Clecak’s analysis of the past is perceptive. The final chapter, on “The Future of Socialism,” is, however, disappointing. Understandably, Clecak suggests we abandon, for practical purposes, the visionary goal of a nation-wide organic community of unalienated individuals living in peaceful and harmonious cooperation. We should accept the impossibility of altering human nature on a large scale. Instead we should work with people as they are, trying within these limits to achieve greater equality, while preserving liberty. Liberty and democracy are, Clecak stresses, worthwhile values, and not to be sacrificed for fantasies of perfection.

Well, this is sensible enough, though hardly new. But how are we to achieve even these modest aims? How are we to overcome what Clecak portrays as the central “radical paradox,” the problem of powerlessness, which, apart from the brief period when resistance to the Vietnam war reached its height, has baffled the left throughout the period Clecak discusses? Here Clecak really has nothing to say, except that it would be “facile” to hope for a solution, and the paradoxes will persist. If so, surely much of the promise of a book like Radical Paradoxes evaporates. George Santayana once wrote that those who do not study the past are doomed to relive it: Clecak appears to be telling us that we are doomed to relive it anyway.

I have one other criticism. It is a depressingly common experience to find that a book has been written around some catch-phrase or gimmick, intended to lend it a distinctiveness it would not otherwise possess. Clecak’s reiteration of the idea of a “radical paradox” introduces this kind of gimmick into a book that could have stood on its own without one. The worst of it is that Clecak appears not to understand what a paradox is. He informs us that he will use the definition given by Paul Watzlawick et al. in Pragmatics of Human Communication:1 “a contradiction that follows correct deduction from consistent premises.” As a definition, this will do. It fits, for example, Bertrand Russell’s famous paradox of the barber who shaves all, and only, the men in his village who do not shave themselves. Does the barber shave himself? There doesn’t seem to be anything inconsistent about the assumption that such a barber exists, but whichever way we try to answer this question, we get a contradiction. Hence, a genuine paradox, albeit not a “radical” one.

But what has this to do with what Clecak is talking about? How does the powerlessness of the left, or the gulf between ethical standards and political reality, constitute a paradox? Clecak shows that radicals have their problems, and the world, or more particularly America, is not as they would like it to be, but the entire book does not bring to light a single genuine “radical paradox.” The title and subtitle of his book, read together, reveal that Clecak confuses two different terms: “paradox” and “dilemma.” Such a casual obliteration of a useful distinction suggests a sloppy conception of the idea around which the author has chosen to construct his work.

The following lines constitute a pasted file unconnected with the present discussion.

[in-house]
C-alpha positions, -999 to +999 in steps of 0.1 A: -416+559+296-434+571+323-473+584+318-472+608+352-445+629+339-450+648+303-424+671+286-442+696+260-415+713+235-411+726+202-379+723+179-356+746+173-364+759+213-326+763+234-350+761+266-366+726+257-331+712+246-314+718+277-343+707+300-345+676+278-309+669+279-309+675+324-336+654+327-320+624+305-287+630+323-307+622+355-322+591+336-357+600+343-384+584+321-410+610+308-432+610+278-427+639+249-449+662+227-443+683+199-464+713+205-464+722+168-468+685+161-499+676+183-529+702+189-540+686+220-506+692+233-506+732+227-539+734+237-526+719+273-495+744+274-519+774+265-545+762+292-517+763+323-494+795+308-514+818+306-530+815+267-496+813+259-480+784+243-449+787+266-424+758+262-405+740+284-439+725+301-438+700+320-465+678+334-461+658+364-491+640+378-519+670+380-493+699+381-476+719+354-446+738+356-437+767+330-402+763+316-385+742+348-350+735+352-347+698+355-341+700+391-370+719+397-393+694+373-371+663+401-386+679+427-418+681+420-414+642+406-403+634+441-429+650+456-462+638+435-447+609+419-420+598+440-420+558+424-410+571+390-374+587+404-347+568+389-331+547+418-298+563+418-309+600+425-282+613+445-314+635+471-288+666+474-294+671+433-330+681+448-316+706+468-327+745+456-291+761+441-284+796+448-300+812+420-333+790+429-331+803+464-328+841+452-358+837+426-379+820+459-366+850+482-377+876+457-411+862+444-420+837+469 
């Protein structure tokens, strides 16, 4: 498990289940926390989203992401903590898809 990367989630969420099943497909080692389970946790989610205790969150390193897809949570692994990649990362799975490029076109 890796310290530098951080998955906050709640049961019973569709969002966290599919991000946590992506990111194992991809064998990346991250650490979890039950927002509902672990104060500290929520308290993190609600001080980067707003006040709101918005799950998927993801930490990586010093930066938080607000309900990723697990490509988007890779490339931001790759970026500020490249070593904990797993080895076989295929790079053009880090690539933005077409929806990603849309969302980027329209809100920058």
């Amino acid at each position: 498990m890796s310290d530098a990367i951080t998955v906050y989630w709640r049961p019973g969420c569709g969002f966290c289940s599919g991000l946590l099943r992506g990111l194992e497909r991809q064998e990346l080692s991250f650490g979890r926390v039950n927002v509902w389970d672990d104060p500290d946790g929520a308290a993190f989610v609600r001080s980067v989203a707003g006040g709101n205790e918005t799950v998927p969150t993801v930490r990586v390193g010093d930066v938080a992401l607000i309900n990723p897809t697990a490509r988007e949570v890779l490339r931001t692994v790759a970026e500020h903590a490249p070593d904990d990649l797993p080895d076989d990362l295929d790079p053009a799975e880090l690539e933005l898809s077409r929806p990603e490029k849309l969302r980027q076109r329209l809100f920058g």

Reading from left to right—passing from Clecak to Buckley—we find that radical and conservative have more in common than we might have expected. For Clecak, as we have seen, argues that we must work within the limits of human nature as it is. Neither a government nor a revolutionary movement can change the way people are, he assumes; and this assumption is also central to Buckley’s outlook. In fact, Buckley introduces his reforms with a quotation from Michael Oakeshott that echoes Clecak’s central criticism of much recent radical thought and action: “The conjunction of dreaming and ruling generates tyranny.” Clecak would probably substitute the more general notion of “politics” for “ruling.”

Distrust of state activity is the driving force behind Buckley’s reforms. This too is a concern that many radicals share with conservatives. To appreciate the extent of common ground, we need only note that when Buckley wanted a statement of the case against central urban planning for his recent anthology of American conservative thought,2 he chose an extract from Jane Jacobs’s The Death and Life of Great American Cities. The attempt to wrest control of local planning from a rigid, centralized bureaucracy and restore it to the people who live in the neighborhood and are aware of their own unique needs is in accord with the fundamental principles of both radicals and conservatives.

Admittedly, this should not be pushed too far. Radicals and conservatives tend to distrust different kinds of state activity. Radicals are more concerned with the powers of the military and the police, which conservatives are ready to defend on grounds of national and personal security. Conservatives (and now we are coming to Buckley’s reforms) distrust federal intervention in, for example, welfare and education, which some radicals would allow because of the obstacles to satisfying important human needs by other means.

In this case it is the conservative who is the more doctrinaire. Whereas a radical tends to oppose state activity on pragmatic grounds, unless he is an anarchist, for Buckley this opposition is a matter of principle. In spite of his claim that his reforms are relatively free from ideological bias, antistatism lies behind three of his four proposals. Buckley, one feels, might have been happier in the days when to be a liberal meant to take a laissez-faire approach to both economic and social questions, trusting that Adam Smith’s “hidden hand” would produce a sweet harmony between private interest and public weal. Earlier proponents of laissez-faire claimed that the only legitimate purpose for which the state may restrict freedom is the protection of freedom. It is to his credit that Buckley does not go this far; he is saved by a modest amount of sympathy for those who just cannot make it in a competitive world, and is therefore prepared to say that the federal government should continue to play some redistributive role, taking from the richer states and giving to the poorer.

  1. 1

    Norton, 1967.

  2. 2

    Did You Ever See a Dream Walking? American Conservative Thought in the Twentieth Century (Bobbs-Merrill, 1970).